We would absolutely prefer to have your application run regardless of the connection state; we have no intention of handicapping your code to require an internet connection. However, the code for interfacing with the CC3000 blocks, which means that when it’s attempting to re-establish a connection, nothing else can happen.

The solution is to decouple the Spark code (which handles connectivity) from the user code. This is something we’re actively working on, but it’s relatively complex, so it’ll probably be a couple of weeks before this is implemented. However it is currently one of our top priorities.


Multitasking/Context-Switching - Coming Soon :smiley:

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@satishgn - great news. Is it possible this will eventually grow out to general multi-threading in client code, or are there technical limitations that would make this unworkable?

It sounds like doing this in firmware means having multiple execution stacks going in memory, so without knowing more about the fine-grained implications, I think a big limiting factor is available ram.

I realize the spark team have put in a huge amount of effort into the cloud services and cloud connectivity, but for people that just want wifi without the cloud, do we still need multithreading? Without knowing the details, my gut says that multithreading wouldn’t be needed.

That’s a good point! @satishgn actually just recently committed some changes that give users more control over whether or not the core is online:

We’ve started talking about the trade offs between multi-threading on the core in general vs. just multi-threading the networking code on the CC3000. I think that was the big reason we went down that path, since the stock library for the CC3000 was blocking. If we could simply have a non-blocking version of that driver, then we wouldn’t need it for the stm32.

For my part I would be happy if one of my spark cores simply could act like an arduino with wifi-shield. Should have the tcp/udp funktions and run stable.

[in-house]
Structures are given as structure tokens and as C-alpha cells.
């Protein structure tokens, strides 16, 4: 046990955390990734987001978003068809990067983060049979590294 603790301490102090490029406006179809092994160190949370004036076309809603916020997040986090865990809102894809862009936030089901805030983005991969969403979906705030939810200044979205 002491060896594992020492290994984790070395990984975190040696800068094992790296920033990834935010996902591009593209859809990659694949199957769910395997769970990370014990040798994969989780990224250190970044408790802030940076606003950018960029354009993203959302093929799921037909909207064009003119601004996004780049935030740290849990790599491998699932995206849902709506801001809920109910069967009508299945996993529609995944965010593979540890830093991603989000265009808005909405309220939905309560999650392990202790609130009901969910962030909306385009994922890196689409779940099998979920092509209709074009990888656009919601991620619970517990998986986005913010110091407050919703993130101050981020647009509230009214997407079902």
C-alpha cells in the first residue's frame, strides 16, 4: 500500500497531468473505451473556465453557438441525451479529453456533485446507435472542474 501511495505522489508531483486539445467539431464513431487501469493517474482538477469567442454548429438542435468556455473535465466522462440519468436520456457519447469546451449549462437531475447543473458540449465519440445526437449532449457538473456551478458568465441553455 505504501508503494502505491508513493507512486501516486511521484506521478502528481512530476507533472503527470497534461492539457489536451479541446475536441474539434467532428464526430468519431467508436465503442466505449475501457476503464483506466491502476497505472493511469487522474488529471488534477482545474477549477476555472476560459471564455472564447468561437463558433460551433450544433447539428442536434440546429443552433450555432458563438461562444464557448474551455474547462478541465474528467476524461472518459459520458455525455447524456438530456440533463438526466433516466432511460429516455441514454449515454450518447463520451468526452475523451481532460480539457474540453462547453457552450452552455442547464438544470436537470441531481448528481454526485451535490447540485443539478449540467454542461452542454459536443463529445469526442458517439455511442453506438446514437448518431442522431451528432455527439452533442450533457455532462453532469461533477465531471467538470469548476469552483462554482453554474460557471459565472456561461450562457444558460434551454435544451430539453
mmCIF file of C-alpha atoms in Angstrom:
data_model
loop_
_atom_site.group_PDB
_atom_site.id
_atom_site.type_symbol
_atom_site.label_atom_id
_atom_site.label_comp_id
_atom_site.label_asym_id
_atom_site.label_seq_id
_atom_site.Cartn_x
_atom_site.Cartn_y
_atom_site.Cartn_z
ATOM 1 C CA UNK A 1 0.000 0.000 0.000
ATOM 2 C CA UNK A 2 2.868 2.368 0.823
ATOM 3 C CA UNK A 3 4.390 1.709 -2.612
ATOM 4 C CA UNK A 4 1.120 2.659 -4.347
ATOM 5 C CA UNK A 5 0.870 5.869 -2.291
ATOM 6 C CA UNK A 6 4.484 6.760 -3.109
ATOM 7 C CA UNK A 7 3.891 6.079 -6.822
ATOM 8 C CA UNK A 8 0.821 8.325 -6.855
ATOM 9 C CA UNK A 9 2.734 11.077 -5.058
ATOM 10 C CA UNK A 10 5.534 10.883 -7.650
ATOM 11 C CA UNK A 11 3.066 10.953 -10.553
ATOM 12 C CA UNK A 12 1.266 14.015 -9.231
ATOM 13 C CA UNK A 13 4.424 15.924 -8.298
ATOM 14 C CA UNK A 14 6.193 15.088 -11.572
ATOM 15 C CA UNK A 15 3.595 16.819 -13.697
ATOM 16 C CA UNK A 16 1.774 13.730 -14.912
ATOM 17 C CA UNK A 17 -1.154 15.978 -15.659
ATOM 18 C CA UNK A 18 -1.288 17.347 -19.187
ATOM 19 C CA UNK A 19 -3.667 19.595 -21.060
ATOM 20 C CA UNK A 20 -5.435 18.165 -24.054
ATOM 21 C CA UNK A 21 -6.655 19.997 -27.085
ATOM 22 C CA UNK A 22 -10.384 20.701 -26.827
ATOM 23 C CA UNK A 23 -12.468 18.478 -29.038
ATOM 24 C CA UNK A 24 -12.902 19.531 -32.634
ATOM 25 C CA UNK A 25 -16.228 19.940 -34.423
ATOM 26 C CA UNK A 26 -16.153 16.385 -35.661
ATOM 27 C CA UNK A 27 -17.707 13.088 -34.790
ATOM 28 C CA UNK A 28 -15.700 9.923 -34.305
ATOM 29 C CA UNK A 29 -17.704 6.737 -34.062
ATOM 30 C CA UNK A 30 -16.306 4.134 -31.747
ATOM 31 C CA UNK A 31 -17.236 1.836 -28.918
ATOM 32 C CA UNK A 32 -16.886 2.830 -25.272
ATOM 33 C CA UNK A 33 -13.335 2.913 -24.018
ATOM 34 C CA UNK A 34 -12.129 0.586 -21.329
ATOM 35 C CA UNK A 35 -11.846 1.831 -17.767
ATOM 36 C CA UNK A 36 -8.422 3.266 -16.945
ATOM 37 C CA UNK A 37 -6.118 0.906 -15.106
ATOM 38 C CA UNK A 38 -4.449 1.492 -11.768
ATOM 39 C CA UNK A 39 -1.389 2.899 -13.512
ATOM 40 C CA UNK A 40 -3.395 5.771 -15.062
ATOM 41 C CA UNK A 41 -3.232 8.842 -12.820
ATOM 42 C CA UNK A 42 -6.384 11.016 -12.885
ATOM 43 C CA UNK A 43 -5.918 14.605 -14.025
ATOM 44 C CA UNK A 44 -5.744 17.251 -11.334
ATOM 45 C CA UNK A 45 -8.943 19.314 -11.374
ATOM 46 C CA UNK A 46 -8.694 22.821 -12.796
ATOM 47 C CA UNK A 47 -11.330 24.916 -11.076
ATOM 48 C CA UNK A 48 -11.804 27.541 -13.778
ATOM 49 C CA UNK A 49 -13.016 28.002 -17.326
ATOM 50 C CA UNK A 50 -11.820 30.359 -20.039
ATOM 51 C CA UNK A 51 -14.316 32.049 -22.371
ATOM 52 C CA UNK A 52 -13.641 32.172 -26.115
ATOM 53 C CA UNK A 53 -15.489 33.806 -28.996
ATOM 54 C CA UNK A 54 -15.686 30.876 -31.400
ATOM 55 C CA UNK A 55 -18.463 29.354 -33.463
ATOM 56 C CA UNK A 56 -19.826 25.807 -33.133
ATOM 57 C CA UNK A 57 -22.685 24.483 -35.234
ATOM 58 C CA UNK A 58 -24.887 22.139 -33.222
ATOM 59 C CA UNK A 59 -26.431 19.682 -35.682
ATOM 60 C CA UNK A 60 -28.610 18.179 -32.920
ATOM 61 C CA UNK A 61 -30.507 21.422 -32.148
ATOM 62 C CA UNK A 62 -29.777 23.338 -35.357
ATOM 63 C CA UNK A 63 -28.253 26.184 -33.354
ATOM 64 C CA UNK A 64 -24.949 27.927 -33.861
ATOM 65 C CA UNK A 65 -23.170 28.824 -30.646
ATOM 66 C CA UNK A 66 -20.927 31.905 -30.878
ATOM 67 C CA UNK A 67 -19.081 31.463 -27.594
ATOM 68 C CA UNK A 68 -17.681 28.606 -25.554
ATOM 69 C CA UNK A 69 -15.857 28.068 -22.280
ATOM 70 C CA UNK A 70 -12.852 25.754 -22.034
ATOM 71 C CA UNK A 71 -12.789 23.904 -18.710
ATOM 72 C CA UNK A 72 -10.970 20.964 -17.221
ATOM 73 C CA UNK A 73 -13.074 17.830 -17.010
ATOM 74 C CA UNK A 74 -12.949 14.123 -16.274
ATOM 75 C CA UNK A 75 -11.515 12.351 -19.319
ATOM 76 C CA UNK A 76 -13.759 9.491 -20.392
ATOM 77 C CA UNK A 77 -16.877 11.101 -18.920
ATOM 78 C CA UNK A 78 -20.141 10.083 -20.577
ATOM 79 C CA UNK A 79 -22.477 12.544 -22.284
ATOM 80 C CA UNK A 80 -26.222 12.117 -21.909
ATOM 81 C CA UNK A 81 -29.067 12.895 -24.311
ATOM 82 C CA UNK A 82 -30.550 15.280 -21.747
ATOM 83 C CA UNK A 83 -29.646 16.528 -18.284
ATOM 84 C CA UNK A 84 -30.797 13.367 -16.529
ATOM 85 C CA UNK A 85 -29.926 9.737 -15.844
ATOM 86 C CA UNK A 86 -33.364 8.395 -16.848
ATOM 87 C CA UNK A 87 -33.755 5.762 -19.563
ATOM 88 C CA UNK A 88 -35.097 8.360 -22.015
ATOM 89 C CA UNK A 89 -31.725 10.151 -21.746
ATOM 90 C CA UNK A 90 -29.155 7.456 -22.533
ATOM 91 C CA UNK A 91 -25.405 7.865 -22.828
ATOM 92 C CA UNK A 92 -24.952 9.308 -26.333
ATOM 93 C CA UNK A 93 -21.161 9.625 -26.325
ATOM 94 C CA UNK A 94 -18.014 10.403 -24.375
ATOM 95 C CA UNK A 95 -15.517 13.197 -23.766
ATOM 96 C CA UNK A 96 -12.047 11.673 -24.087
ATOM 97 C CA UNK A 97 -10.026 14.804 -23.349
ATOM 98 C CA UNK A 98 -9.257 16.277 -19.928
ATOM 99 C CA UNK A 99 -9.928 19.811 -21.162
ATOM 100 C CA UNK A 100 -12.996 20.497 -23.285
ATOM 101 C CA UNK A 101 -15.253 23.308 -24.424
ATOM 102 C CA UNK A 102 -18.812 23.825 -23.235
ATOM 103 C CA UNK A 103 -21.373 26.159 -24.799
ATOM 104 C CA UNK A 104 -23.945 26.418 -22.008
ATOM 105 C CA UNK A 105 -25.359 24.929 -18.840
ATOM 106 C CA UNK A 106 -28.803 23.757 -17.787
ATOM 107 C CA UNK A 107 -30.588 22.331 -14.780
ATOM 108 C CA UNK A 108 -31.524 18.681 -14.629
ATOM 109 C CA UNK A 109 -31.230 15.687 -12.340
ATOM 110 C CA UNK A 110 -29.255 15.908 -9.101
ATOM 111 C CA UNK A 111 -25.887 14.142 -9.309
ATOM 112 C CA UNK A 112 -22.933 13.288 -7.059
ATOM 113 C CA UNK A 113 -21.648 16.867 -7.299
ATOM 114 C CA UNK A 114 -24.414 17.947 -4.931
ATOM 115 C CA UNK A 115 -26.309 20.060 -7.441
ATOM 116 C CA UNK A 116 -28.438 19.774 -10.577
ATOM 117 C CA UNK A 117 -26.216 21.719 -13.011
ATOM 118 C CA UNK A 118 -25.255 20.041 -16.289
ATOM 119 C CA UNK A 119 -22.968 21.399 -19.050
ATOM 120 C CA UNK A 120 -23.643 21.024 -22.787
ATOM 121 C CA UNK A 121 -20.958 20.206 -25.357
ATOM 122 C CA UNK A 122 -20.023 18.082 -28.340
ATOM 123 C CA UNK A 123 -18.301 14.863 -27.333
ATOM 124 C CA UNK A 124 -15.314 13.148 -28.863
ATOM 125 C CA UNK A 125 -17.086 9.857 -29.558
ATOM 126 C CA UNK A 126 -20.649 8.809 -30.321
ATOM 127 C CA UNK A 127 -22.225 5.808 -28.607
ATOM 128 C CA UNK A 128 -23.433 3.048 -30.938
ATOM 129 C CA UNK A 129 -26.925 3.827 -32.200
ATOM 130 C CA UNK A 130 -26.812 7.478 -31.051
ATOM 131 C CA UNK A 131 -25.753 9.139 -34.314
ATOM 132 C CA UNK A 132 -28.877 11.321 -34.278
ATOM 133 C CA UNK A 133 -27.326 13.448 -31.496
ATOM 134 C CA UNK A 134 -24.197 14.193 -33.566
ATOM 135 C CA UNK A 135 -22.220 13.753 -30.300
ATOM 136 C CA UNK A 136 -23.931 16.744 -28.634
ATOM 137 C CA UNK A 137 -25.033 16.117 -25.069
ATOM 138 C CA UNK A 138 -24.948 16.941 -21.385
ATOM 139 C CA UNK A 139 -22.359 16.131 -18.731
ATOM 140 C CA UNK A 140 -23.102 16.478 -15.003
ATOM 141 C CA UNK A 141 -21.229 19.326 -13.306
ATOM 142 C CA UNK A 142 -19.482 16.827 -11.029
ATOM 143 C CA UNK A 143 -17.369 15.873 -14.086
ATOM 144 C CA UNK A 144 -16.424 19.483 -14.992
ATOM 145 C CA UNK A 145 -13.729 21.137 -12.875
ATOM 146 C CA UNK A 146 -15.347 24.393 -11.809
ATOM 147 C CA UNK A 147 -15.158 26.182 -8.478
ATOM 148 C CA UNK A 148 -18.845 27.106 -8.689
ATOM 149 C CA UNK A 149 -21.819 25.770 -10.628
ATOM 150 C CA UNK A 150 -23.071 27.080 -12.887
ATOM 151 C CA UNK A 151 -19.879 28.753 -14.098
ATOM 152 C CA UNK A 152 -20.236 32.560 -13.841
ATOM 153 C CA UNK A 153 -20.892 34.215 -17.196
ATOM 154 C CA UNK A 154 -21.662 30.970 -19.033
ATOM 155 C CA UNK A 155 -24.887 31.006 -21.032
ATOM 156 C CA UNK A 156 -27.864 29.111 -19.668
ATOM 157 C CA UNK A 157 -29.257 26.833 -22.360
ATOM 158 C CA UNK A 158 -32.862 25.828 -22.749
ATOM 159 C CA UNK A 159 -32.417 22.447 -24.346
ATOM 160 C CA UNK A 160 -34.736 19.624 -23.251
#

For the other core i’d like to have local cloud functions.

Others may be happy with public cloud and web-IDE

So for different usecases different firmwares…



Hi @Frido,

You can definitely do that too! Just #undef SPARK_WLAN_ENABLE, and you can write as much of the networking stack as you’d like, or you can use the Spark.connect() / disconnect() mentioned earlier. You can also change as much of the firmware as you’d like it’s here: . :smile:


Yes I know…

Hi @Frido,

Sorry if I misunderstood, it sounded like you were looking for this to be added, but now I can see you were just talking about different use cases.


+1000! Definitely agree.


Same here! This is actually my #1 need now for the two cores I have.

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Ive setup the local toolchain and find it much faster to use. Plus I can use the new Spark.disconnect() to disconnect from the cloud straight after setup finishes, essentially leaving you with Arduino + WiFi.

I’ve run it for a few days on a core that was getting CFOD every few hours whilst connected to the cloud and it seems to solve my issue. I was away for a few days so had it disconnected from power, just back home now and will set a test going again for a few more days and report back. So far so good though!